The popular "东施效颦" (dōng shī xiào pín) can be roughly translated as "putting up a front" in English.
In this blog, we will share with you both the Chinese and the English versions of the story behind idiom “东施效颦" (dōng shī xiào pín), what it means, as well as how to use it in a sentence.
Let’s dive in!
Xi Shi was one of the Four Beauties of Ancient China. She was gorgeous!
As she walked the streets, men and women of all ages always stopped in their tracks and admired her beauty. As she washed her clothes in the river, even the fish were struck by her beauty and lost their way. Whatever Xi Shi wore, whatever Xi Shi did, people always thought it was beautiful and graceful.
One time, Xi Shi fell ill. She was clutching her chest and frowning in pain. Even though she looked uncomfortable, people still praised her, saying: ‘Xi Shi looks cuter than ever!’
In the village, there was another young lady called Dong Shi. She wasn’t that pretty; in fact, she was a little ugly. But she really admired Xi Shi’s beauty, so she often wore similar outfits and imitated how she walked. But not one person said she was beautiful!
Dong Shi suddenly had an idea. Everyone said that Xi Shi was beautiful when she was ill, so she too clutched her chest, frowned in pain, acted as if she was sick, and began to walk around the village.
Well, those who saw Dong Shi instantly hid in fear. Some even rushed home and locked the doors behind them!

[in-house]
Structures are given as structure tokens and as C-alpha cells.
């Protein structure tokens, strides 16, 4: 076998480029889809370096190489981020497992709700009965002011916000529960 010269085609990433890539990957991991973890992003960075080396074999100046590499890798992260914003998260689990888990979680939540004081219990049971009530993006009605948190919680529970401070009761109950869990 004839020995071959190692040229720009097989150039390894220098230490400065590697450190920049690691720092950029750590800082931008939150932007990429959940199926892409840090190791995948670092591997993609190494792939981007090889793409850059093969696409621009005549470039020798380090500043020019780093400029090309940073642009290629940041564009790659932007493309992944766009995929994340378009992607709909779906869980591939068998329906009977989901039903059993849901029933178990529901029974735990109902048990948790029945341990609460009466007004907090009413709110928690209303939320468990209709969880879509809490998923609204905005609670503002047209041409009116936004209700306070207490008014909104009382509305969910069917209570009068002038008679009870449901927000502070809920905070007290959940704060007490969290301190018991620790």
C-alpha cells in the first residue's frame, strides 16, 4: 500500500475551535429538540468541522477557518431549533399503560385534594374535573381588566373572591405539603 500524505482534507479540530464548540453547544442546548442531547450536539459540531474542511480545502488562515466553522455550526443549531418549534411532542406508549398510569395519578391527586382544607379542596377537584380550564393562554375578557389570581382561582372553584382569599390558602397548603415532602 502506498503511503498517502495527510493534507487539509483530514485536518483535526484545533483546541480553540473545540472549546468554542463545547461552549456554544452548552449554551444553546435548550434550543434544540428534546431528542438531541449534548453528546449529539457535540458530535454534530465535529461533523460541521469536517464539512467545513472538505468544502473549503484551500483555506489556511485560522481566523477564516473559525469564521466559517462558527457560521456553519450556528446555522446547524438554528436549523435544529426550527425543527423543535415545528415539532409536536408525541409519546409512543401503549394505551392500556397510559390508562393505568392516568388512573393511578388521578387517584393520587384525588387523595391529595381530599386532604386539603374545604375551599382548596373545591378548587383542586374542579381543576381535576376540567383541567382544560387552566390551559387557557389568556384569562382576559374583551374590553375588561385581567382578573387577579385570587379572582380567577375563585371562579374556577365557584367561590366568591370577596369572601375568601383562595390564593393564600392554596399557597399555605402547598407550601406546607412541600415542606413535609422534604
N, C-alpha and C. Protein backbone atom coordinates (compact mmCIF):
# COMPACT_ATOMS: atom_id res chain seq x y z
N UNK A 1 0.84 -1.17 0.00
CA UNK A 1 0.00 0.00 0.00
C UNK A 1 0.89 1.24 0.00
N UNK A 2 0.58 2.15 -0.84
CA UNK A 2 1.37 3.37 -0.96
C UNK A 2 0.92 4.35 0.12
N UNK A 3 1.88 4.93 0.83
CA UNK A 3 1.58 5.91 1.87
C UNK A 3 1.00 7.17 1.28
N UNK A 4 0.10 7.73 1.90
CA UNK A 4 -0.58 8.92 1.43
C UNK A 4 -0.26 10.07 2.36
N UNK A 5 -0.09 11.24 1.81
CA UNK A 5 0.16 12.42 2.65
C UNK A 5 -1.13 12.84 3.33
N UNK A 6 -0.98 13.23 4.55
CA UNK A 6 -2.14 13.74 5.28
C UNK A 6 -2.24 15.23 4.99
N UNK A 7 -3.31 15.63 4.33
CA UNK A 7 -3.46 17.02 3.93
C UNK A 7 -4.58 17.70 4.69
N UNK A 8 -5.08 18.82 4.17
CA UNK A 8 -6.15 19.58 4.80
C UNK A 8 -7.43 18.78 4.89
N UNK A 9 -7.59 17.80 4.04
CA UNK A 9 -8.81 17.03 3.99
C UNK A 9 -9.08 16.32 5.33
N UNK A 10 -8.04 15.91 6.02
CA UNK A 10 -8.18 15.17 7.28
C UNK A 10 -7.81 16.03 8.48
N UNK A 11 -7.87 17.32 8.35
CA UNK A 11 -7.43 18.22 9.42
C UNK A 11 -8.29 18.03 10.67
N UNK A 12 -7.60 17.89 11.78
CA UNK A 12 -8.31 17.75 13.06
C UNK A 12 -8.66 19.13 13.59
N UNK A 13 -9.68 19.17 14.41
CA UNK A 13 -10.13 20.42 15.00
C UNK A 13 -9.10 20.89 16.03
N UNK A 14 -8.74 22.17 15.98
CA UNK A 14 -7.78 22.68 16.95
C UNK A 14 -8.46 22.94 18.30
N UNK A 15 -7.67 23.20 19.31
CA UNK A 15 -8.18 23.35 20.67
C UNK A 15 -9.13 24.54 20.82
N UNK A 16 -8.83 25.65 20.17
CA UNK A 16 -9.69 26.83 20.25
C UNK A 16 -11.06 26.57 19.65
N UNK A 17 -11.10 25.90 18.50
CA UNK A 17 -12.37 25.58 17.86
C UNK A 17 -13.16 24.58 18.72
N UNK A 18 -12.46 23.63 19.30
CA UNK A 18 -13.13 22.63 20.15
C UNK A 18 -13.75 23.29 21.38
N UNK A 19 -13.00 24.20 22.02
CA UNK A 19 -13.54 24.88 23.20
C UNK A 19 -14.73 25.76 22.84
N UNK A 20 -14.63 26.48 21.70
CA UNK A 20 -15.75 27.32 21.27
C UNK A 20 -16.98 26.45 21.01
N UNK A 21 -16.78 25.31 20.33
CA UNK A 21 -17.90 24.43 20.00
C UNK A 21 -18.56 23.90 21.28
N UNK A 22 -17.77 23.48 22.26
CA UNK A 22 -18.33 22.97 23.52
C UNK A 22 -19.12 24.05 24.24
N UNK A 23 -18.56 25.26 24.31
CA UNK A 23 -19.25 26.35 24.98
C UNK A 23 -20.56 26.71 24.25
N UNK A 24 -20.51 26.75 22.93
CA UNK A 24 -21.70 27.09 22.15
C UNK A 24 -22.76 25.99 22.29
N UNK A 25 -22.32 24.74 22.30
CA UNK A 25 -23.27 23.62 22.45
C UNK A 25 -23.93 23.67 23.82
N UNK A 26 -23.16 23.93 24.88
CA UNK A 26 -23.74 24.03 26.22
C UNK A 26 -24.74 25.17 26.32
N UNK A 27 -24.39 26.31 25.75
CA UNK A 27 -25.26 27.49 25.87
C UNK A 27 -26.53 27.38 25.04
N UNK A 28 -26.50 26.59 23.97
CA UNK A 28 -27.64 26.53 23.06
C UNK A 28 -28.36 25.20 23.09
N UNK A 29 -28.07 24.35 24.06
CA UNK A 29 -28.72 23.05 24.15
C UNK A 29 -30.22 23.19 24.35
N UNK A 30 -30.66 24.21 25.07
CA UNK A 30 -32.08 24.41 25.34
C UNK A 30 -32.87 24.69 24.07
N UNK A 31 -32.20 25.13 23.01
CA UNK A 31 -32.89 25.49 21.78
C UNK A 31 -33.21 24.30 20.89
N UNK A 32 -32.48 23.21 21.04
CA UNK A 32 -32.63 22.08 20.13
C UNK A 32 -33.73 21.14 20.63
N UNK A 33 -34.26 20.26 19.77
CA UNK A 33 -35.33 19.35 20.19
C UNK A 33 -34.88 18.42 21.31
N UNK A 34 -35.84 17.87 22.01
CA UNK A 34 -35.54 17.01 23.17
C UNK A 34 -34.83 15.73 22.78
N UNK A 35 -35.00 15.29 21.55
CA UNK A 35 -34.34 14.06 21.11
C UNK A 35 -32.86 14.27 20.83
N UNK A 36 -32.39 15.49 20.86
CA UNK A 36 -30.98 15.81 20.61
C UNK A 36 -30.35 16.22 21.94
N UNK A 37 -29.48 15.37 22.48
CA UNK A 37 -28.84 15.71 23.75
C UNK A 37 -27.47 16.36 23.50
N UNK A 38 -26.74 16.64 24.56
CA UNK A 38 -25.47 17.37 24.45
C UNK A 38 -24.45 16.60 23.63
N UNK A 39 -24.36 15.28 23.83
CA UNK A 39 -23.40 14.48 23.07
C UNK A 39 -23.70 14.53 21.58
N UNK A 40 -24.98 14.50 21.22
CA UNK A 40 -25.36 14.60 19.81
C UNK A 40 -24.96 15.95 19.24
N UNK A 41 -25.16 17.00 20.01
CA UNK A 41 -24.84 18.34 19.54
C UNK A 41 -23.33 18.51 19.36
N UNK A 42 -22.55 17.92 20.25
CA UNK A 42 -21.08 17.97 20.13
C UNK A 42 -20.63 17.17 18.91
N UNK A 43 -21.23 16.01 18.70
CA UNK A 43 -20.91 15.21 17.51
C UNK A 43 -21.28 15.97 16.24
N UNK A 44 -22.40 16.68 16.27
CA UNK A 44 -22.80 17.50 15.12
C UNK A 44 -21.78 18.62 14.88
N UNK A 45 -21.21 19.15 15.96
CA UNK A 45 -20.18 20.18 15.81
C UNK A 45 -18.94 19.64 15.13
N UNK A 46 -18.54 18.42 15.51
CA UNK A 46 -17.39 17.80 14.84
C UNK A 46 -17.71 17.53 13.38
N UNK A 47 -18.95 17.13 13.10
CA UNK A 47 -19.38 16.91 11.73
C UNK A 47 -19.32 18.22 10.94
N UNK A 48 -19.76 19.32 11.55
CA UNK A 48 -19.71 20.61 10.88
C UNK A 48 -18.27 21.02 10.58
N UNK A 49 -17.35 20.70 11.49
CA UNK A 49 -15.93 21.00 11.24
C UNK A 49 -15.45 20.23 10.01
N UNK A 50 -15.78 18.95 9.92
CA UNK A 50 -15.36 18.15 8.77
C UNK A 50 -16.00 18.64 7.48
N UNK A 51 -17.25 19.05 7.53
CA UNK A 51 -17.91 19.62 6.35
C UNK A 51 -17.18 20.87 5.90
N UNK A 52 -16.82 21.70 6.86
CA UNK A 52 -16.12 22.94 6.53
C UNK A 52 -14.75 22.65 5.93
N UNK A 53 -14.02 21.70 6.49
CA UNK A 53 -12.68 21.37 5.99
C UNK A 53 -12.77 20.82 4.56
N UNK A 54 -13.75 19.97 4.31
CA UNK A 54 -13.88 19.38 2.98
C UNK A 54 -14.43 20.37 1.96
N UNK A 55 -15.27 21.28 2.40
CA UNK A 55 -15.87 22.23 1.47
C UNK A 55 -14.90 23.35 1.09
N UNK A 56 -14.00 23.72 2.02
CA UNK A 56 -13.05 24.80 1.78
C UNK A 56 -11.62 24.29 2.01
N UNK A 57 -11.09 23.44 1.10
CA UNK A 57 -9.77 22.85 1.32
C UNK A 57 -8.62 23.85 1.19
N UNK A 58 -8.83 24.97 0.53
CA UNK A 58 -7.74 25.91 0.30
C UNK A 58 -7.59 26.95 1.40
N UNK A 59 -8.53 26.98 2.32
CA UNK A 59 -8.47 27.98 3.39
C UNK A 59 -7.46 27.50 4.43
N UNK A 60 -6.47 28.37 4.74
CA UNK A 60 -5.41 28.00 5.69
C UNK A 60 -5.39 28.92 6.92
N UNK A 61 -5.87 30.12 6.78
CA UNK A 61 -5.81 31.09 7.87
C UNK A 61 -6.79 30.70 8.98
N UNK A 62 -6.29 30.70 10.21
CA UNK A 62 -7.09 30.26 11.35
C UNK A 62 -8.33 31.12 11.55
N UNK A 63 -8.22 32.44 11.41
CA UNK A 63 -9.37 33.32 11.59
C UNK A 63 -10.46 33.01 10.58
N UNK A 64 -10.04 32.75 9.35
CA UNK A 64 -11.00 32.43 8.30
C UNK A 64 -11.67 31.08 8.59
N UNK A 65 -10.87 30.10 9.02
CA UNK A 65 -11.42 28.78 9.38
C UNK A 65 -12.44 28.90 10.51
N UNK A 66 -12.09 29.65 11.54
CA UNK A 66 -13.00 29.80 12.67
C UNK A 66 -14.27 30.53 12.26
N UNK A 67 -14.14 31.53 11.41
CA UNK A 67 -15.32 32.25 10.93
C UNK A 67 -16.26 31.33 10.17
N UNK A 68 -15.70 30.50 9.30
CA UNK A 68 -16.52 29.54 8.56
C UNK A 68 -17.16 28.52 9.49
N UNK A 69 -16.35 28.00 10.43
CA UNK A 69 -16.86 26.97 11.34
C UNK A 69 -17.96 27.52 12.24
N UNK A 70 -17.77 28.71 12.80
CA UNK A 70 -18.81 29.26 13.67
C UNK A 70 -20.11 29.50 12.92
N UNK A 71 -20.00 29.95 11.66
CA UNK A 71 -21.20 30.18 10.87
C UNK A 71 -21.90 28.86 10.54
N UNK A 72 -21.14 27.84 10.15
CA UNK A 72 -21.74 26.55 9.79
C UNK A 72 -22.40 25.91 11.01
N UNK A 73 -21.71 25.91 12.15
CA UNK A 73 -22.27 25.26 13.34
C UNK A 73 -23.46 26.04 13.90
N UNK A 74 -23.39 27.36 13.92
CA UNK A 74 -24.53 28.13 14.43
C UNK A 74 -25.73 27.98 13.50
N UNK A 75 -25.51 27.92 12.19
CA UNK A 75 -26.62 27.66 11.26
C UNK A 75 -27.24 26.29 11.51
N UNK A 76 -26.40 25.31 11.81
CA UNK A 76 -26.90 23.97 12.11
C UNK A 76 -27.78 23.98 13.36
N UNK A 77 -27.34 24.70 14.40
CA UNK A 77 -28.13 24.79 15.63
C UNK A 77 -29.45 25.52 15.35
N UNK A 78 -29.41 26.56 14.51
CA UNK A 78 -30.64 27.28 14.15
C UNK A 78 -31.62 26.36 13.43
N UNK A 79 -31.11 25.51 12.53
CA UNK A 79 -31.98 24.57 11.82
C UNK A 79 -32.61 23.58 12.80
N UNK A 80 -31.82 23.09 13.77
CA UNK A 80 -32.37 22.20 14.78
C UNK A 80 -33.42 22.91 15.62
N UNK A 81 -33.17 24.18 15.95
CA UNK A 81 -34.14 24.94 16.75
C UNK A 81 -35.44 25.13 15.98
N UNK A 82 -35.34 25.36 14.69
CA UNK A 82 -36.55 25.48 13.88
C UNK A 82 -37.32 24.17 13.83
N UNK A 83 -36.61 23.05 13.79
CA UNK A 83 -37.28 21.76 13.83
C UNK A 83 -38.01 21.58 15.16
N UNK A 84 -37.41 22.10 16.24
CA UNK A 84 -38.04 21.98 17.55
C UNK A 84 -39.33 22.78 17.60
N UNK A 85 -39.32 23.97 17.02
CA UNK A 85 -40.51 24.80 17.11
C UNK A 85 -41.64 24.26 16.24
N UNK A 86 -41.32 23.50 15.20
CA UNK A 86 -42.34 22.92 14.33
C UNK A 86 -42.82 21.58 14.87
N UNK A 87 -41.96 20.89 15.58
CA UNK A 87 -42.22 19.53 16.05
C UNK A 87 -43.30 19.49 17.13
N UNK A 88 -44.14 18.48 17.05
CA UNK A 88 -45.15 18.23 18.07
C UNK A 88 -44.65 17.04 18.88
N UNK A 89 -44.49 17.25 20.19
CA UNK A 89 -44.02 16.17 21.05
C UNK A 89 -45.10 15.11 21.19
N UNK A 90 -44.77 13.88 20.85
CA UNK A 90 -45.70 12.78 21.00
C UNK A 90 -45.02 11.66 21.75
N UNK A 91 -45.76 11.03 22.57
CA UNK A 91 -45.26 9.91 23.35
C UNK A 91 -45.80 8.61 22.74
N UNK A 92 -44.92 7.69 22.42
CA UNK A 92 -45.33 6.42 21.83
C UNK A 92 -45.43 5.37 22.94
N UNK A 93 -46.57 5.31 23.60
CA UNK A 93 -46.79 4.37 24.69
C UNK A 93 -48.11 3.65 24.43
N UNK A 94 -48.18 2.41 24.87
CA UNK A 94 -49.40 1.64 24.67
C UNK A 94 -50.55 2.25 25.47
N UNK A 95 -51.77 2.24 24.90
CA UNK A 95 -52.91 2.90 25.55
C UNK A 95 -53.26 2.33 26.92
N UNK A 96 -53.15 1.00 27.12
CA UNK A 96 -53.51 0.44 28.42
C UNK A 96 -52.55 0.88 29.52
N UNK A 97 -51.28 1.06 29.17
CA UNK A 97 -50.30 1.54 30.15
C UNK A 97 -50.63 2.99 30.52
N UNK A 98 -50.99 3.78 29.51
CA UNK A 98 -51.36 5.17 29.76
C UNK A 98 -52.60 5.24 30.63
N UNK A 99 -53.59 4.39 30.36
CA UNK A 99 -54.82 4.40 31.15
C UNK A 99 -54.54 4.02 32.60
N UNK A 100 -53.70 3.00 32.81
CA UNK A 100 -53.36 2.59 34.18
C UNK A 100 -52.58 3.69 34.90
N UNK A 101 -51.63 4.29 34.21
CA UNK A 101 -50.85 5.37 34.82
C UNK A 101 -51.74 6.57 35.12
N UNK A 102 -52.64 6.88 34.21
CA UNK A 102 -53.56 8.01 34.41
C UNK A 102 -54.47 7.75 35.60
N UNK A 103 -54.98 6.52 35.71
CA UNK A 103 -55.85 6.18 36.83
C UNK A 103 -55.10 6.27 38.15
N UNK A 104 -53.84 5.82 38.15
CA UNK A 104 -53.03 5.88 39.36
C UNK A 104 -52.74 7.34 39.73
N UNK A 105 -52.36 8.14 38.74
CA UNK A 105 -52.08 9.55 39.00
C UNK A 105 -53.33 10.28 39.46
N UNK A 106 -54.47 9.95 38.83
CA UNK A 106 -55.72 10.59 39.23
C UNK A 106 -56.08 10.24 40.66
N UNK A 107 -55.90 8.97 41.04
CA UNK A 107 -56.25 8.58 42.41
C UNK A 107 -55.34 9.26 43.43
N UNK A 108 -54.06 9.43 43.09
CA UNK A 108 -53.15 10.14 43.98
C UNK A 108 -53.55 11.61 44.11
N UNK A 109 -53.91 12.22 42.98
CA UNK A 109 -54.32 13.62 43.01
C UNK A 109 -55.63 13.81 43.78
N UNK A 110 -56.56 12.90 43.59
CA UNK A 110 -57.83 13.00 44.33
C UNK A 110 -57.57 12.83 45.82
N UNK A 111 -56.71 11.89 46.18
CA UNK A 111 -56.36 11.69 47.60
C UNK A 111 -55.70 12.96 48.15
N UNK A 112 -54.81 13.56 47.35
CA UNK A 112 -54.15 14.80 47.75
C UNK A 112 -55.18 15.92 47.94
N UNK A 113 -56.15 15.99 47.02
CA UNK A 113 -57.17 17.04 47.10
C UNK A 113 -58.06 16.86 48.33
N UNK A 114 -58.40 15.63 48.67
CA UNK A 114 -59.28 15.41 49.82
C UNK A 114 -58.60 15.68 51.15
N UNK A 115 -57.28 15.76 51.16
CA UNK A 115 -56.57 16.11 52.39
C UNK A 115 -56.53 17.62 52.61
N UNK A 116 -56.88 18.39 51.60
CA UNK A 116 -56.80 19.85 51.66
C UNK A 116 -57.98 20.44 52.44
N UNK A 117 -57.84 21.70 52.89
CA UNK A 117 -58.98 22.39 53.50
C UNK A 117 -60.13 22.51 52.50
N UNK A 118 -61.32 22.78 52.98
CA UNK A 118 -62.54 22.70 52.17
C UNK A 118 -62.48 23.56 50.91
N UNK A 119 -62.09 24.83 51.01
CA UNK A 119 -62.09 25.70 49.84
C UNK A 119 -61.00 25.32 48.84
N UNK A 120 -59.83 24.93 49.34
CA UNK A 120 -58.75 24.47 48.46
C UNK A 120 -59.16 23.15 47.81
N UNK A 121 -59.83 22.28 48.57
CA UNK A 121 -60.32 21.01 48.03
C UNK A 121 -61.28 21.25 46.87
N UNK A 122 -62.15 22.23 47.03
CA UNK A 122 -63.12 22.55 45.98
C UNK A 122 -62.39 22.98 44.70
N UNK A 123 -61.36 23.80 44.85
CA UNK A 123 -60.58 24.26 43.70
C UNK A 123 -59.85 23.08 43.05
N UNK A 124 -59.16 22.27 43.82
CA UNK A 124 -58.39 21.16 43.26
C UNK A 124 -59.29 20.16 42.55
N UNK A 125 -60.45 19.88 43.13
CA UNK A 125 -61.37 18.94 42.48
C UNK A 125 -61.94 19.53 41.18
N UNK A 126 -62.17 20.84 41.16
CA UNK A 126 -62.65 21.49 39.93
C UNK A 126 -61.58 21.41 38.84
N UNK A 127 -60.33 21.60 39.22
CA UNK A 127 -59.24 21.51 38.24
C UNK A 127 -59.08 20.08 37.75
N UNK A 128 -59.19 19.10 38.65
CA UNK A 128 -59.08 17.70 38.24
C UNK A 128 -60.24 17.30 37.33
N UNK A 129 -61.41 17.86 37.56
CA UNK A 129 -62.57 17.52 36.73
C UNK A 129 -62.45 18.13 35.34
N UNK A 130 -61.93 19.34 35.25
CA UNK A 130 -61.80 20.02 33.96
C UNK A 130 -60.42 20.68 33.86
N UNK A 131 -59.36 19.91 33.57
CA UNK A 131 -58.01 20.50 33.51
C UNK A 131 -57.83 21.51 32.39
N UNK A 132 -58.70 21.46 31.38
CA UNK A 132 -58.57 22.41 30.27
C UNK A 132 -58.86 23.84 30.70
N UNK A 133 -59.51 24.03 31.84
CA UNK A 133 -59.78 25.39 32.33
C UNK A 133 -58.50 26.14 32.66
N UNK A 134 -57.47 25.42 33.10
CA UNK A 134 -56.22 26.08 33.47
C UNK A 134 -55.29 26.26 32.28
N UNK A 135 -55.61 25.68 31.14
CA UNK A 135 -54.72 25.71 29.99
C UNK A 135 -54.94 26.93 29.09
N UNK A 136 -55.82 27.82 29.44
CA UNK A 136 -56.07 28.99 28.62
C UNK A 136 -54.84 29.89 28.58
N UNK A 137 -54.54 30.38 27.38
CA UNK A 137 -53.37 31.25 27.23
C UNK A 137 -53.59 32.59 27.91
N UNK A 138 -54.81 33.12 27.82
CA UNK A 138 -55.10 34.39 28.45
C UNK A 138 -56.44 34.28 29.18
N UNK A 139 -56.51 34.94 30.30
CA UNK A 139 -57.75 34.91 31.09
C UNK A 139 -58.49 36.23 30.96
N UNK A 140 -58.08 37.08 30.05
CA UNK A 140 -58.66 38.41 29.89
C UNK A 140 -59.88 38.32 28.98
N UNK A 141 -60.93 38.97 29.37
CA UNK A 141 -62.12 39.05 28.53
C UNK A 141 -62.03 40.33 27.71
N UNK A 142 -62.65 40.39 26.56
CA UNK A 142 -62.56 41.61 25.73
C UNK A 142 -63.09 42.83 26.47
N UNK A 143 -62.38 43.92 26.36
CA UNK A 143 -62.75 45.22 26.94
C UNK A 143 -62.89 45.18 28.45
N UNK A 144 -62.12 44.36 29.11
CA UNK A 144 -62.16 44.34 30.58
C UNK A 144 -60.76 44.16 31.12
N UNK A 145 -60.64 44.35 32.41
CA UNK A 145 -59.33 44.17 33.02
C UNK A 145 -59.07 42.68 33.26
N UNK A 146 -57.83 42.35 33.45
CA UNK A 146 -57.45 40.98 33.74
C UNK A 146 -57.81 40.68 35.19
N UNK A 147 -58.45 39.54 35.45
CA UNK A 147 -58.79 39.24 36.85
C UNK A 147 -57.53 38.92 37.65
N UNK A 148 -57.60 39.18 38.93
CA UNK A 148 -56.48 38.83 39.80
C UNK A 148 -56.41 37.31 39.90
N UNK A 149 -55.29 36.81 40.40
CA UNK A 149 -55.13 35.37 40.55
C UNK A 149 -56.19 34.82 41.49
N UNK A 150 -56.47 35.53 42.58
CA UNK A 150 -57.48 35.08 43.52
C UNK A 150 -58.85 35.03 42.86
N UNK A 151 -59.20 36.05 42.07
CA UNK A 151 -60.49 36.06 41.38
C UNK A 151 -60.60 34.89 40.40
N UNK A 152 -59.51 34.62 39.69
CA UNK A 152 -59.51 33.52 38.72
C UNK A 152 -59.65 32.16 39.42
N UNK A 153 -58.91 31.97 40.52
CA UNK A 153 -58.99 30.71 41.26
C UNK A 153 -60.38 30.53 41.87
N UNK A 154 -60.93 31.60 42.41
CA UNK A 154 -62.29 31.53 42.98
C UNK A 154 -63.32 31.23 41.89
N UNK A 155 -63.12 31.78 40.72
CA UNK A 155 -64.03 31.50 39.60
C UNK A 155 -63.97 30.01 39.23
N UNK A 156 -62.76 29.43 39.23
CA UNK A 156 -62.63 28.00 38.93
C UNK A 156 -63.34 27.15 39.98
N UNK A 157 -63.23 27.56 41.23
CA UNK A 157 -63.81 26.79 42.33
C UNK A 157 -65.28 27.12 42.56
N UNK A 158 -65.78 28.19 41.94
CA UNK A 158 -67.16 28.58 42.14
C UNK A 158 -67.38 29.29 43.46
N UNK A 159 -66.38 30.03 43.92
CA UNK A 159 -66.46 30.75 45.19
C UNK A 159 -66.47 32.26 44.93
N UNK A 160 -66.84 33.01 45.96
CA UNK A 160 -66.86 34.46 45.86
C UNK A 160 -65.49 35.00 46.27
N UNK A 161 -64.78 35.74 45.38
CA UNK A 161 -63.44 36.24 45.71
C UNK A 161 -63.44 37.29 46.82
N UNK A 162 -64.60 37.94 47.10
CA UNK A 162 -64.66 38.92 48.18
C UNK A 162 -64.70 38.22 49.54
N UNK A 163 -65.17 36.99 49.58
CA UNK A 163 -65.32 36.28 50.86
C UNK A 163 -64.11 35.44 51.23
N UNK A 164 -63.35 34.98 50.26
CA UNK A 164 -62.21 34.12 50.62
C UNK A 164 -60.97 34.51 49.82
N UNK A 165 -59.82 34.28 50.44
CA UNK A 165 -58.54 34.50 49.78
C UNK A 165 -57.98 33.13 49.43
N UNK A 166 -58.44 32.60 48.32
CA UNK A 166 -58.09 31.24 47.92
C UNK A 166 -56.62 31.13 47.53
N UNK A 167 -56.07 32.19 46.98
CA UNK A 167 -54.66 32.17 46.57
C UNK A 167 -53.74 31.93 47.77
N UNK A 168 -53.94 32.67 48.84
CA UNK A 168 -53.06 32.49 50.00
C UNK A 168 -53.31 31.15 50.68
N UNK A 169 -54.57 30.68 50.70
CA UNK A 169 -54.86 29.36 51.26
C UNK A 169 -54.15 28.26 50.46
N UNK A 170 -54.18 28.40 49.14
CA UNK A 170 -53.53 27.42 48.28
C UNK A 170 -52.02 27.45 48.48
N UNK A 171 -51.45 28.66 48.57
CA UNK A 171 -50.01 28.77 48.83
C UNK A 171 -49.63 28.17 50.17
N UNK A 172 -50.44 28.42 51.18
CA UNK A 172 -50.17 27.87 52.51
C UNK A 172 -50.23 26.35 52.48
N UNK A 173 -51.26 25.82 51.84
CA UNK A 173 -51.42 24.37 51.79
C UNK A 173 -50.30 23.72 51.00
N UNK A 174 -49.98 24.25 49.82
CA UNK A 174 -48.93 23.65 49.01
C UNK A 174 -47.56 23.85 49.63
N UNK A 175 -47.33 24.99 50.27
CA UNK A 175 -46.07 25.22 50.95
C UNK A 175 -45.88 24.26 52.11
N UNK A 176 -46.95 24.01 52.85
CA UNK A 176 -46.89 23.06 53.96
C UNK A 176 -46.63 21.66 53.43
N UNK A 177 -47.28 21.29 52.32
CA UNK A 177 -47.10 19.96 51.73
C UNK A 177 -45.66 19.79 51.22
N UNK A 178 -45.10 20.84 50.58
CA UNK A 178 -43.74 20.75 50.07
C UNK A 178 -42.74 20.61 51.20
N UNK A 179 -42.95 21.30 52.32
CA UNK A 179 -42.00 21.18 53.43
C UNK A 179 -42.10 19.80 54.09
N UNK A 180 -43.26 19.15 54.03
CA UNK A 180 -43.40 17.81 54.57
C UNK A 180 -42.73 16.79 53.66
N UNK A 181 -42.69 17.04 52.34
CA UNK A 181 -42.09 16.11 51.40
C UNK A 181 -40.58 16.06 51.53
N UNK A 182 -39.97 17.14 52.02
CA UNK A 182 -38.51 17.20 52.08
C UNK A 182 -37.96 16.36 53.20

This idiom tells us that we can’t blindly copy others. We have to build from our own unique characteristics, foster our strengths and work on our weaknesses. We should aim to reach goals that suit us.
东施 dōng shī (name of a character)
效 xiào (to imitate, to copy)
颦 pín 颦眉 pín méi（to furrow your eyebrows）
At first glance, this idiom means Dong Shi is imitating (Xi Shi’s) frowned eyebrows. But it is a metaphor for those who don’t consider their own situation and blindly copy others. The result will be the opposite of what they hoped.
Sometimes this idiom is used to express modesty, like a self-effacing phrase. It expresses that you are aware that you don’t have the necessary skills and that copying others will not better yourself.
Tā bù huì dǎbàn, zài zěnme xué nǎge míngxīng, yě zhǐ bùguò shì dōngshīxiàopín bàle.
She doesn’t know how to dress up. No matter how much she tries to learn from celebrities, she’s still putting up a front.
Rúguǒ wǒmen zhàobān xīfāng de sīxiǎng wénhuà, bù jiā fēnxī, nà wú yì yú dōngshīxiàopín.
If we keep replicating Western ideologies and culture without properly considering it, it’s no different from when Dong Shi imitated frowning.
Jiàoshòu shuō wǒ zhè běn shū de fēnggé yǒudiǎn er xiàng mǒu yī běn nuò bèi'ěr wénxué jiǎng de zuòpǐn, qíshí wǒ bùguò shì dōngshīxiàopín bàle. （Zì qiān）
My professor said that the style of my book is quite like a Nobel-winning piece of literature, but I think it’s more a blind imitation. (Modesty)
We have more Chinese Idioms in store for you!
About the Author
Tianjin Normal University; Chinese language textbook editor and a doting mother.